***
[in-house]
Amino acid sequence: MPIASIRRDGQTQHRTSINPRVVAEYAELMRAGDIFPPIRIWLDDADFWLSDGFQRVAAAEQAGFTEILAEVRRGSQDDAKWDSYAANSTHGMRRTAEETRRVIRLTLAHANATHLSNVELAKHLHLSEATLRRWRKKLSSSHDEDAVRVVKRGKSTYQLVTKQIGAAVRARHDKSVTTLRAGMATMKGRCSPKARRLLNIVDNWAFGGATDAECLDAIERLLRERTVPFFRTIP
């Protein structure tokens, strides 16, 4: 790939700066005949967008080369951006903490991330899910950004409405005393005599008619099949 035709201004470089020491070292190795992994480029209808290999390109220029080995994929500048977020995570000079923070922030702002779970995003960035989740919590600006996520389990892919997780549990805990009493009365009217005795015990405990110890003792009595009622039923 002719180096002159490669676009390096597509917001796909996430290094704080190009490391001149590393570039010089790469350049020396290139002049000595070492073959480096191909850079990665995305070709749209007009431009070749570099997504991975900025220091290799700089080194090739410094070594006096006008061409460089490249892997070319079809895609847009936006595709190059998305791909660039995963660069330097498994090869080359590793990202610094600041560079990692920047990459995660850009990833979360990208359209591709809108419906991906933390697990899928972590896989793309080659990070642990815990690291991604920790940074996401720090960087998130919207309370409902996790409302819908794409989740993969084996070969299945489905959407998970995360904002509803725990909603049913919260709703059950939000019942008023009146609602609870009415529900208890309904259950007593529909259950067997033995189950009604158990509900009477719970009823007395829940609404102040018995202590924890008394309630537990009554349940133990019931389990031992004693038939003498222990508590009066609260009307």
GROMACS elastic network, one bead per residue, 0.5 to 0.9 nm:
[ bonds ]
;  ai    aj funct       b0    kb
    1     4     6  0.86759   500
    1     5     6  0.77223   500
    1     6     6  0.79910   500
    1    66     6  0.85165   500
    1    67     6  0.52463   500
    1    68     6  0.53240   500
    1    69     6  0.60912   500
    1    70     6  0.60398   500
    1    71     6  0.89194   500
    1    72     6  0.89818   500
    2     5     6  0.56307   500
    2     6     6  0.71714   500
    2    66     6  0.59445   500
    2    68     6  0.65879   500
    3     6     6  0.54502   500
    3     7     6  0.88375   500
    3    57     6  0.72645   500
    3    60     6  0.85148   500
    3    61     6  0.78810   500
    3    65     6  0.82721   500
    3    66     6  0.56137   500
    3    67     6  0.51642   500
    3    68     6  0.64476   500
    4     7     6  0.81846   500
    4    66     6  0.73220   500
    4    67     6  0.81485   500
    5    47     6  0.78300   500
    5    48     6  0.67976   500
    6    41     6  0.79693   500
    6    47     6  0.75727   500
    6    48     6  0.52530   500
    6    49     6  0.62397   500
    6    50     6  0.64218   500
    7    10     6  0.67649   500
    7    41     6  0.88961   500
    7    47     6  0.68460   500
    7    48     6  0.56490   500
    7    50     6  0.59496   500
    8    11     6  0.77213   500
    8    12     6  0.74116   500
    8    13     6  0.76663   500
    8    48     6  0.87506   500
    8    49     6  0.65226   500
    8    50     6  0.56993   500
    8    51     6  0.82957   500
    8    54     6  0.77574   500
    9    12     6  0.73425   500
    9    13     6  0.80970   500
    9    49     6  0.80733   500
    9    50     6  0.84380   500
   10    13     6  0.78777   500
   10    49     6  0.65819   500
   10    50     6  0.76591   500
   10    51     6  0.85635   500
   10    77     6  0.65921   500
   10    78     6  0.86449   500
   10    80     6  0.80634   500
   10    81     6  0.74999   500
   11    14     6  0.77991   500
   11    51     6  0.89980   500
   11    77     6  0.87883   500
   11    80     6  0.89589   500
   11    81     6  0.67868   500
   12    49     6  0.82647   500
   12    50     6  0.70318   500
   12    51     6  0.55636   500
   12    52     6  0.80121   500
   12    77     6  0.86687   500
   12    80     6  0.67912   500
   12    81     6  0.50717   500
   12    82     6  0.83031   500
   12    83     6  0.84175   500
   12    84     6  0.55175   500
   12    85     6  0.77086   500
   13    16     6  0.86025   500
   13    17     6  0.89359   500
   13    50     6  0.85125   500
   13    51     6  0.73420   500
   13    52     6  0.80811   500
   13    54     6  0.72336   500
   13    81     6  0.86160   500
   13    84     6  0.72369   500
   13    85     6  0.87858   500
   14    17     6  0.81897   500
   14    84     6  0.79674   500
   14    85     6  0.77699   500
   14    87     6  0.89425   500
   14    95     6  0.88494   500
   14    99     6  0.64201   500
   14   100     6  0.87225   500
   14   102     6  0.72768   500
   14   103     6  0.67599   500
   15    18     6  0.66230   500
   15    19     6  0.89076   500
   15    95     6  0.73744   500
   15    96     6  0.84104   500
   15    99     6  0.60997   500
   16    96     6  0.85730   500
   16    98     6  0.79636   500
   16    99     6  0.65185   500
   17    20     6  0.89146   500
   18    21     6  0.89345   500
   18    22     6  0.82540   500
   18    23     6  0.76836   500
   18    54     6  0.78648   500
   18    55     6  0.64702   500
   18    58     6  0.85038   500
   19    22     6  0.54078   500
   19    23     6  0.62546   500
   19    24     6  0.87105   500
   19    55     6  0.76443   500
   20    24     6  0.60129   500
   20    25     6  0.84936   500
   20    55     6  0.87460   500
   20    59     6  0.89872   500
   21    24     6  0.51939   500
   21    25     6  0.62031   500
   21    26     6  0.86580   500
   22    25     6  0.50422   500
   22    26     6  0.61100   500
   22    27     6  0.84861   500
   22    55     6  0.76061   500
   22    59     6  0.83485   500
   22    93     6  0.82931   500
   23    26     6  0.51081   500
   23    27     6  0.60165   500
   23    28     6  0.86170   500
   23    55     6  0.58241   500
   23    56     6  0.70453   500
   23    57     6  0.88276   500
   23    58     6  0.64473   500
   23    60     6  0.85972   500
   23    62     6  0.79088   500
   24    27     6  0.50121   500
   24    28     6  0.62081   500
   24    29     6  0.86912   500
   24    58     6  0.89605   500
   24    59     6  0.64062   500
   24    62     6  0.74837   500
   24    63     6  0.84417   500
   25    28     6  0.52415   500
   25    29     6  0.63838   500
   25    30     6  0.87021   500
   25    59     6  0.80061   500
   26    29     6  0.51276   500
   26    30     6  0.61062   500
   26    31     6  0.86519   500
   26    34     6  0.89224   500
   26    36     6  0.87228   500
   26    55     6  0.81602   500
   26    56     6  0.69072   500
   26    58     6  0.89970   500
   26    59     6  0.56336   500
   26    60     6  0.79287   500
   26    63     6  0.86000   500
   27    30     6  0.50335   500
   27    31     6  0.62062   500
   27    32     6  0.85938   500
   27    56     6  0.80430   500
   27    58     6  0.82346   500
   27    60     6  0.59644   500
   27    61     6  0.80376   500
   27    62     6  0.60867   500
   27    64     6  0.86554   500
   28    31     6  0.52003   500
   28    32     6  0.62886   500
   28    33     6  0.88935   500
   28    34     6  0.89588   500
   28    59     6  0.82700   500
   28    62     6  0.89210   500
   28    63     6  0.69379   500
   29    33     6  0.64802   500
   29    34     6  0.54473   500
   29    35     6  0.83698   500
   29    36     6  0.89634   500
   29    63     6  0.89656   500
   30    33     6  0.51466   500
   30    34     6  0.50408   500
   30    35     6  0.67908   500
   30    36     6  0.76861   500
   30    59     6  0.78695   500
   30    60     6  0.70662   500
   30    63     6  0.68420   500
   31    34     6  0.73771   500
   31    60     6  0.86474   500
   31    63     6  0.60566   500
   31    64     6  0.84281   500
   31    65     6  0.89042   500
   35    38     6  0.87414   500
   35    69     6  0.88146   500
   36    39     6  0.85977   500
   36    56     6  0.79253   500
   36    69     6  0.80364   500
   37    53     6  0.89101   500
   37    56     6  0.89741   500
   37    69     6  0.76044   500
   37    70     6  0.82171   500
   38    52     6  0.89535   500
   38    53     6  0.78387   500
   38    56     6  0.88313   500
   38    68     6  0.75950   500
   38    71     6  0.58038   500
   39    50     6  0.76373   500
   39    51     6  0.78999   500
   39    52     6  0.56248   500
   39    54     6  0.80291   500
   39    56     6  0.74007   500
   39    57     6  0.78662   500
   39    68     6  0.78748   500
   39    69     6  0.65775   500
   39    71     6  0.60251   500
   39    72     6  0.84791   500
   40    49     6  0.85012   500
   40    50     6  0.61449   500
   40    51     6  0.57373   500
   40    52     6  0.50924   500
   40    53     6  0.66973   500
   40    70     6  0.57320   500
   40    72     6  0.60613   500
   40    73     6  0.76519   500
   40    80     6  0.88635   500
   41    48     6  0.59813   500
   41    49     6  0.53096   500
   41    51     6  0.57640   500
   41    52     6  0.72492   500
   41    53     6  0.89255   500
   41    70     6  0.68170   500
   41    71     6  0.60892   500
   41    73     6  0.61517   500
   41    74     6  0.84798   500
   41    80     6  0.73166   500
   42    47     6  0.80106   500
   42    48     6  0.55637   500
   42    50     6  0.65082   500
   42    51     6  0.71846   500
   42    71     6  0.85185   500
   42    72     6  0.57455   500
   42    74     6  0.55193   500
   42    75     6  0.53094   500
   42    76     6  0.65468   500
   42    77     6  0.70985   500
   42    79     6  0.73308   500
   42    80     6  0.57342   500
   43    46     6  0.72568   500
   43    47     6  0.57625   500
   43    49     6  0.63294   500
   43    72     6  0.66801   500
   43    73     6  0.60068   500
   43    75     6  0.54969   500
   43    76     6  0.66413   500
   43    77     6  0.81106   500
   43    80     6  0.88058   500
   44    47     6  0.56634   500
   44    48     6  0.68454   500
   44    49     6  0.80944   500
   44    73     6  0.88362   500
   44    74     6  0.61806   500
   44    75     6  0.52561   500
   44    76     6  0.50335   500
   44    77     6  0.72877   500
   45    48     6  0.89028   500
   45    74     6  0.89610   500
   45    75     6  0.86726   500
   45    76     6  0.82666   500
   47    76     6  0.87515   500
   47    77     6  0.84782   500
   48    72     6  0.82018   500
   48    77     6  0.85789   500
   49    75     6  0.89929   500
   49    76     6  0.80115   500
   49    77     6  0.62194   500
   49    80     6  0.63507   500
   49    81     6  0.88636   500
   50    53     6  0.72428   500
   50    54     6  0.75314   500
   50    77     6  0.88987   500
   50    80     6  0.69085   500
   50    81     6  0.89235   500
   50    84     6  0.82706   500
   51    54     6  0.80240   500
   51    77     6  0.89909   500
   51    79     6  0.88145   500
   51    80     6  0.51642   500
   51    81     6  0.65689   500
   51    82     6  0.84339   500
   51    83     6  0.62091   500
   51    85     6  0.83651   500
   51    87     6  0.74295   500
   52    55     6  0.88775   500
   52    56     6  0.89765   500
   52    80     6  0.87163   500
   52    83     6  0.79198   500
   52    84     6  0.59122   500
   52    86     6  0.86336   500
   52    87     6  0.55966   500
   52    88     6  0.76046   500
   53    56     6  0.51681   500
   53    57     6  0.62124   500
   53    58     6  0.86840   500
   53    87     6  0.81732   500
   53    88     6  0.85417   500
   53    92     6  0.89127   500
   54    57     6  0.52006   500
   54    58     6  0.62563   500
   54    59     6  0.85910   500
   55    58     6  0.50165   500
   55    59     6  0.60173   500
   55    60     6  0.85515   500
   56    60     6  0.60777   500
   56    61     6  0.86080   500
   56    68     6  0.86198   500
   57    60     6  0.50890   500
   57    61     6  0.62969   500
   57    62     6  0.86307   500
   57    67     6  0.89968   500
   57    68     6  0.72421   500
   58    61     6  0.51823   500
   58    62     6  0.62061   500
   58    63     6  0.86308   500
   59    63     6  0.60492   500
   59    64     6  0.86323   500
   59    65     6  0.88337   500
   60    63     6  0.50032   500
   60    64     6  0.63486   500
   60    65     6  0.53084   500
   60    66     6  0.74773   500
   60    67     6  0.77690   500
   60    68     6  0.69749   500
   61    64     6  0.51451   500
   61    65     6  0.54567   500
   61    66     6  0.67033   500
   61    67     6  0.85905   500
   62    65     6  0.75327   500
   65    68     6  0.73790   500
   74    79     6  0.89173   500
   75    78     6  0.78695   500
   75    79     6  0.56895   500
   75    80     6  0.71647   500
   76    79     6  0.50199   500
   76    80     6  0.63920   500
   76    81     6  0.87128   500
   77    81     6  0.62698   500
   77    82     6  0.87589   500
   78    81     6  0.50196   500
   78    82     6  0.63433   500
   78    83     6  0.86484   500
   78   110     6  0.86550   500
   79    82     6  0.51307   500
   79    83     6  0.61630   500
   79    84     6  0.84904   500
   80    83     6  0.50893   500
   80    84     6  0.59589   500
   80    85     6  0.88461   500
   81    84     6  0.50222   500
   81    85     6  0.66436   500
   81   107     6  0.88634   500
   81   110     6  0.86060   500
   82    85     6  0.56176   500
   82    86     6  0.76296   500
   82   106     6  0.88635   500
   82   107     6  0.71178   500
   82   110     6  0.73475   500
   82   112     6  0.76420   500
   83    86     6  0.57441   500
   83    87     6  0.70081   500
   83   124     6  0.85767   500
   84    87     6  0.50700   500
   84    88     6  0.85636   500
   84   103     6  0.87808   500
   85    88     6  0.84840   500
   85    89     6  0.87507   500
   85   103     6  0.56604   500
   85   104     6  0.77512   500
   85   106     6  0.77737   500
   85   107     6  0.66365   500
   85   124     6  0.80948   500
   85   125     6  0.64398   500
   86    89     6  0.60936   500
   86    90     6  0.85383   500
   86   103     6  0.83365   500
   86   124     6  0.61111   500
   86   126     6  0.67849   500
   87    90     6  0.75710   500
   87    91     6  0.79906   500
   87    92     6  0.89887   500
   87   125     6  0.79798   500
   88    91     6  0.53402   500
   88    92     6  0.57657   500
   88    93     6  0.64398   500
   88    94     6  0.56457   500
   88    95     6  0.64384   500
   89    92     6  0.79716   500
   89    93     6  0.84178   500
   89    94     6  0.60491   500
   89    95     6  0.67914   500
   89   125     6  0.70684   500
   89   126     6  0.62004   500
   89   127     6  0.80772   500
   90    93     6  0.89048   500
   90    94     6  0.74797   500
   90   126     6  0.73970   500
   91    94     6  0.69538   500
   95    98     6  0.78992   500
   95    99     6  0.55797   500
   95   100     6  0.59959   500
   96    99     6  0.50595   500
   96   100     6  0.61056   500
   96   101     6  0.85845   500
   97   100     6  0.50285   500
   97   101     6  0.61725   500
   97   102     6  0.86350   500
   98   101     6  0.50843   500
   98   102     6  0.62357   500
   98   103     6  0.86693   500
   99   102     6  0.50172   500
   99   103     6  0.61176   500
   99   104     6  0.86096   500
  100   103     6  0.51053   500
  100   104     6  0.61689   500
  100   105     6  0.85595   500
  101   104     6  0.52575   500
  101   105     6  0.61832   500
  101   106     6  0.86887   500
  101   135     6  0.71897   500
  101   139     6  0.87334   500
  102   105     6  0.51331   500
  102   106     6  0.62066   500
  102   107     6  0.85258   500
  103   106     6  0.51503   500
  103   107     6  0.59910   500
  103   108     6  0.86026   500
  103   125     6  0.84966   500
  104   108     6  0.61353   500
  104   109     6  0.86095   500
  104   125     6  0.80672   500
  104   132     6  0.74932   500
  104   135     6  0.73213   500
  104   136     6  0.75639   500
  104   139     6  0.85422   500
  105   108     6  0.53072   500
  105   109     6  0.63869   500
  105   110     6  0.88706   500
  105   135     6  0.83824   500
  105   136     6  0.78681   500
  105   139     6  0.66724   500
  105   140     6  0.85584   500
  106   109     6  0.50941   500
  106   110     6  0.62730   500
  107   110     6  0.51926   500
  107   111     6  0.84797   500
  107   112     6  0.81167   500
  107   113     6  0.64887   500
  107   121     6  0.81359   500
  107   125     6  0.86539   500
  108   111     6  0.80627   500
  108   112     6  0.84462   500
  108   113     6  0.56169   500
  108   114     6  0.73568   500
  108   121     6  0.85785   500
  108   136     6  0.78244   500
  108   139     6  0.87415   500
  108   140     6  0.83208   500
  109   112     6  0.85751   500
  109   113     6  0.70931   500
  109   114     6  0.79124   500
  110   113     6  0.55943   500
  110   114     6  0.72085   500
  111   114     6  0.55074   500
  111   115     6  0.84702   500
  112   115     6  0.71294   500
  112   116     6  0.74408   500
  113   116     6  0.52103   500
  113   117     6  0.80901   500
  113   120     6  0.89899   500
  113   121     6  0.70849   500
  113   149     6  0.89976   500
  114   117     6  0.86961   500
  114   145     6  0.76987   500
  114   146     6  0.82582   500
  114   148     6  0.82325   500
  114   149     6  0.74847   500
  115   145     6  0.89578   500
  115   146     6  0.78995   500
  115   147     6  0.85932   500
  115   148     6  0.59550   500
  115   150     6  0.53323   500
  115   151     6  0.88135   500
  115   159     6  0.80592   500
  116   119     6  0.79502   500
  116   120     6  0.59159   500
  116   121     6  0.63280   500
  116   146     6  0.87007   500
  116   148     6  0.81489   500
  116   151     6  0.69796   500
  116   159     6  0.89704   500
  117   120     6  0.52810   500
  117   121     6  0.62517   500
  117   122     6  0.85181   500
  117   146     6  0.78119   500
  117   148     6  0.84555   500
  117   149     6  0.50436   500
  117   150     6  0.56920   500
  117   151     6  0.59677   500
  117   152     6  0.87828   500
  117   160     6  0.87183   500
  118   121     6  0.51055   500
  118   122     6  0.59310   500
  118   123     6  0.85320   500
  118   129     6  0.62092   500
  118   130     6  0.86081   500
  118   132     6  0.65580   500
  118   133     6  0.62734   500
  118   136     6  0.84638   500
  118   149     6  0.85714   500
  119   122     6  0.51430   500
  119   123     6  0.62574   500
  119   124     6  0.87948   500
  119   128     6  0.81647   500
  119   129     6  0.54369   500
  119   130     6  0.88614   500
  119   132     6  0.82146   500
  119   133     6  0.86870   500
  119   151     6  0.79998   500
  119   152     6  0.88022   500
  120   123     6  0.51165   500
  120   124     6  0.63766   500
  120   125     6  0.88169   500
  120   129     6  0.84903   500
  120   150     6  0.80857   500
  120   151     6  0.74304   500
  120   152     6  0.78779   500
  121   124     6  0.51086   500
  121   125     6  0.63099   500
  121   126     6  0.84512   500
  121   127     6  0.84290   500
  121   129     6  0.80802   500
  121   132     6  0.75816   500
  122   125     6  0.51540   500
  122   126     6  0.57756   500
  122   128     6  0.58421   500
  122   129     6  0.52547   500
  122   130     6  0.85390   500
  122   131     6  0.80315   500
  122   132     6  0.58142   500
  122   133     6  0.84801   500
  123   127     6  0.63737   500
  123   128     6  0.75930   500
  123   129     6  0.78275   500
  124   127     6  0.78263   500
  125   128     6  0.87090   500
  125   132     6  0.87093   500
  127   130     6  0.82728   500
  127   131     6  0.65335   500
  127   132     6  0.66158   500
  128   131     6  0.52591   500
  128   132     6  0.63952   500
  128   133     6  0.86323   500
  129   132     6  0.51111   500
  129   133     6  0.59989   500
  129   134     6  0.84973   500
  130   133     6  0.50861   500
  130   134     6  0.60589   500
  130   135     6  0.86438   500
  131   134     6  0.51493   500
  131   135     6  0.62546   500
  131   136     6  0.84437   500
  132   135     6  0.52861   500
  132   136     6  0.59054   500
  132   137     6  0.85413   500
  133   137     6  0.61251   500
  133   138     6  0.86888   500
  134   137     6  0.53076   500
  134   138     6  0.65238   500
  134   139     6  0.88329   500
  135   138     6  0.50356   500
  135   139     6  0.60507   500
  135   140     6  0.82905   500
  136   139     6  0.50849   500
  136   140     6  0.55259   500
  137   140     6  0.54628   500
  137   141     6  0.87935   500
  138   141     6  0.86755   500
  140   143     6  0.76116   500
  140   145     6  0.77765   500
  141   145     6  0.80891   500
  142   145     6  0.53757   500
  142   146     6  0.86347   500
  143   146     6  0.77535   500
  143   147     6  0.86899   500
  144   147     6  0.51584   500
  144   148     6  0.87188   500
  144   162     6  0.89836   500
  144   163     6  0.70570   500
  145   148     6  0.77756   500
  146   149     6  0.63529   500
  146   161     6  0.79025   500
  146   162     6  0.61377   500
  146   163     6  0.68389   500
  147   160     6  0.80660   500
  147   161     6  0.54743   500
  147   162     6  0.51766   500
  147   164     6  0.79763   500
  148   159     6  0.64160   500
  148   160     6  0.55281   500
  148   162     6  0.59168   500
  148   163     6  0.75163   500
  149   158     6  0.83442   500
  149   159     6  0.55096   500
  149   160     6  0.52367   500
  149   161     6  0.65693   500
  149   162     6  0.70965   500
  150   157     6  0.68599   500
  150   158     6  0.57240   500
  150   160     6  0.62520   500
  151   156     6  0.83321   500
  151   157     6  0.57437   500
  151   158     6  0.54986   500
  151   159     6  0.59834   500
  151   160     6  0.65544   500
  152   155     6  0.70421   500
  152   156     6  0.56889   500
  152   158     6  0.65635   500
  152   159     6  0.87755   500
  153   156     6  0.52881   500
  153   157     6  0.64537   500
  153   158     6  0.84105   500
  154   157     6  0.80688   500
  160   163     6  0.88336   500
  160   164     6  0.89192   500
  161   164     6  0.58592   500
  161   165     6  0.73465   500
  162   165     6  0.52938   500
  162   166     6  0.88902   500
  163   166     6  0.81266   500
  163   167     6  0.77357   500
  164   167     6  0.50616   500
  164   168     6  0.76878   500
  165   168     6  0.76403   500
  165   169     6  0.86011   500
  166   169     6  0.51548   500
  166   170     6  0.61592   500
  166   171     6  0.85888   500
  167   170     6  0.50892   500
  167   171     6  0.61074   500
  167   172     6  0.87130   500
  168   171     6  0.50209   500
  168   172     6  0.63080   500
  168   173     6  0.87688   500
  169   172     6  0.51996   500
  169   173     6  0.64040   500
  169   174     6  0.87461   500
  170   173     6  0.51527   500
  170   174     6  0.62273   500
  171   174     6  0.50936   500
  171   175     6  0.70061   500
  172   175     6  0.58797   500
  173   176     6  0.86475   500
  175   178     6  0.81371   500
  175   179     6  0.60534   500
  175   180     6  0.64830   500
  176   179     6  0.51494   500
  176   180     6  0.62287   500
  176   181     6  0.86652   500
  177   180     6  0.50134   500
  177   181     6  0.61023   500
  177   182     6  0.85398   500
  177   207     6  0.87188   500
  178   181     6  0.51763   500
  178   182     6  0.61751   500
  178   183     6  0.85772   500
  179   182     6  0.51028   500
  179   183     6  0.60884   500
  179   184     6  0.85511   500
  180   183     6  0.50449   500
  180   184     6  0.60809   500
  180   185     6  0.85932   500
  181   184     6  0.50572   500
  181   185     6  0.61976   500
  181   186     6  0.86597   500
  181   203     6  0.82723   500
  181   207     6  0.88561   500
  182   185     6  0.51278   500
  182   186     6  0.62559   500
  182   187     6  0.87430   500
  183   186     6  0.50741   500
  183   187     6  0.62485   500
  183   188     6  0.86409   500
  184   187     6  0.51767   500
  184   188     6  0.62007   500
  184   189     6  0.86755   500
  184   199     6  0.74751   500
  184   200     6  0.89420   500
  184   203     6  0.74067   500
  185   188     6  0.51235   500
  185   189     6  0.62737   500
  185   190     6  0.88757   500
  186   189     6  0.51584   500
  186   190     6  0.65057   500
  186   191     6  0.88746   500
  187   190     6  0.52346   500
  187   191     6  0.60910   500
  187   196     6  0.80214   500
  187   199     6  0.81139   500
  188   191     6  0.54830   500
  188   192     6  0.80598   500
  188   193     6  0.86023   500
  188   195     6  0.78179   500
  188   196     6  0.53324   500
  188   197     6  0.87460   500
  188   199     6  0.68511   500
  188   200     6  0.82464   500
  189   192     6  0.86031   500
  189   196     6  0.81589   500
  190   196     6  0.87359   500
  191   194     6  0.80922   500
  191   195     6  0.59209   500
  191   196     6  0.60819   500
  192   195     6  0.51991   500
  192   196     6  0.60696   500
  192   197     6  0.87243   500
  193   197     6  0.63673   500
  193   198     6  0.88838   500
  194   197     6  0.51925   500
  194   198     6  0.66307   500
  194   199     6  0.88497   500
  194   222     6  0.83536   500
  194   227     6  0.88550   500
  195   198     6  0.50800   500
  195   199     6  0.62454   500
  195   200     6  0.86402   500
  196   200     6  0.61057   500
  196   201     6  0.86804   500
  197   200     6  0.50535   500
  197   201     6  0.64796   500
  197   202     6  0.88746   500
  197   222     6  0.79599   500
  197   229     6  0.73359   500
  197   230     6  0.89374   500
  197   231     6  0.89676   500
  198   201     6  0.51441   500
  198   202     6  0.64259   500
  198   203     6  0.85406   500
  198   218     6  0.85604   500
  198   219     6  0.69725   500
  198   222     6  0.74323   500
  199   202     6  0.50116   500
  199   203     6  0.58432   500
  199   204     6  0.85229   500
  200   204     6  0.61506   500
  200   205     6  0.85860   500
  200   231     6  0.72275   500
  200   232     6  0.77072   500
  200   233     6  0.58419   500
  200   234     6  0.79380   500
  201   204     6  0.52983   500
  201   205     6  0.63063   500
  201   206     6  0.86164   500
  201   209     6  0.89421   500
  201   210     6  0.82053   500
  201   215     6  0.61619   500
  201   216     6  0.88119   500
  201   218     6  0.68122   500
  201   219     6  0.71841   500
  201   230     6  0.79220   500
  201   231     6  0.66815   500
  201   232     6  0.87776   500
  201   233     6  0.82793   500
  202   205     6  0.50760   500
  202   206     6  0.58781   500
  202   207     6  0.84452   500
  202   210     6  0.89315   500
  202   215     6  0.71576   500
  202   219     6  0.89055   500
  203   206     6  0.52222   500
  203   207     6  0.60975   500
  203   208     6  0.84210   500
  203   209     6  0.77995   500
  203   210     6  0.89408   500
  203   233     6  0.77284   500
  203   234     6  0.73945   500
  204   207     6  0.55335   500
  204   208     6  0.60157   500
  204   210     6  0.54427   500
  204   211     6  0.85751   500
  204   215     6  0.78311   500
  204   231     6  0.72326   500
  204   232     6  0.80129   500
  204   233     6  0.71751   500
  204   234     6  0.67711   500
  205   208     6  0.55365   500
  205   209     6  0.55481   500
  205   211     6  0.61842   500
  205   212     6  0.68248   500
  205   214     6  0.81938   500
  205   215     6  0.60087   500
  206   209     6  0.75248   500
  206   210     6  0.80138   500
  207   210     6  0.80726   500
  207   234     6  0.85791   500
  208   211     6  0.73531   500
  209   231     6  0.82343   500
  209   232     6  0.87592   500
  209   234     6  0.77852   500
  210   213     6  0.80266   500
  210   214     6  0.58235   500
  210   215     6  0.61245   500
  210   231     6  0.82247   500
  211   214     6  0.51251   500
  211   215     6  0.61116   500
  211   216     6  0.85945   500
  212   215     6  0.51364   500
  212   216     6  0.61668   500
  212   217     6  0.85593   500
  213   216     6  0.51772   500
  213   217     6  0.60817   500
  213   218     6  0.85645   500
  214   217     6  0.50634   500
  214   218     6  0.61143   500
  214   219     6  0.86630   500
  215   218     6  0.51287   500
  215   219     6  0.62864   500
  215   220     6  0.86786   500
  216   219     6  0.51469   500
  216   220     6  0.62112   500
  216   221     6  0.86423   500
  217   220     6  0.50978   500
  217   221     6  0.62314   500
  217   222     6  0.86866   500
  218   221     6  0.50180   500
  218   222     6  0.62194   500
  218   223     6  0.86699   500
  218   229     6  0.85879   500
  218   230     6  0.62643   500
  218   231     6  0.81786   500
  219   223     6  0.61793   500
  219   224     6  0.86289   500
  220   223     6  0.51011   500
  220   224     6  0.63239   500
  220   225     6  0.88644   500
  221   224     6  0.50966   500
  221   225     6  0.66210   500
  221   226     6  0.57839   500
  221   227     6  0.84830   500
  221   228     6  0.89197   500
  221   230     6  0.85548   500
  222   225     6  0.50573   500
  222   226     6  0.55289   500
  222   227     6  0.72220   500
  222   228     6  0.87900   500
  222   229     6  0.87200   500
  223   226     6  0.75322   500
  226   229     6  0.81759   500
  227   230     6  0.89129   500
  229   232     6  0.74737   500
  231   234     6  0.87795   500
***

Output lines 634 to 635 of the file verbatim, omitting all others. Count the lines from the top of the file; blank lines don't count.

  160   163     6  0.88336   500
  160   164     6  0.89192   500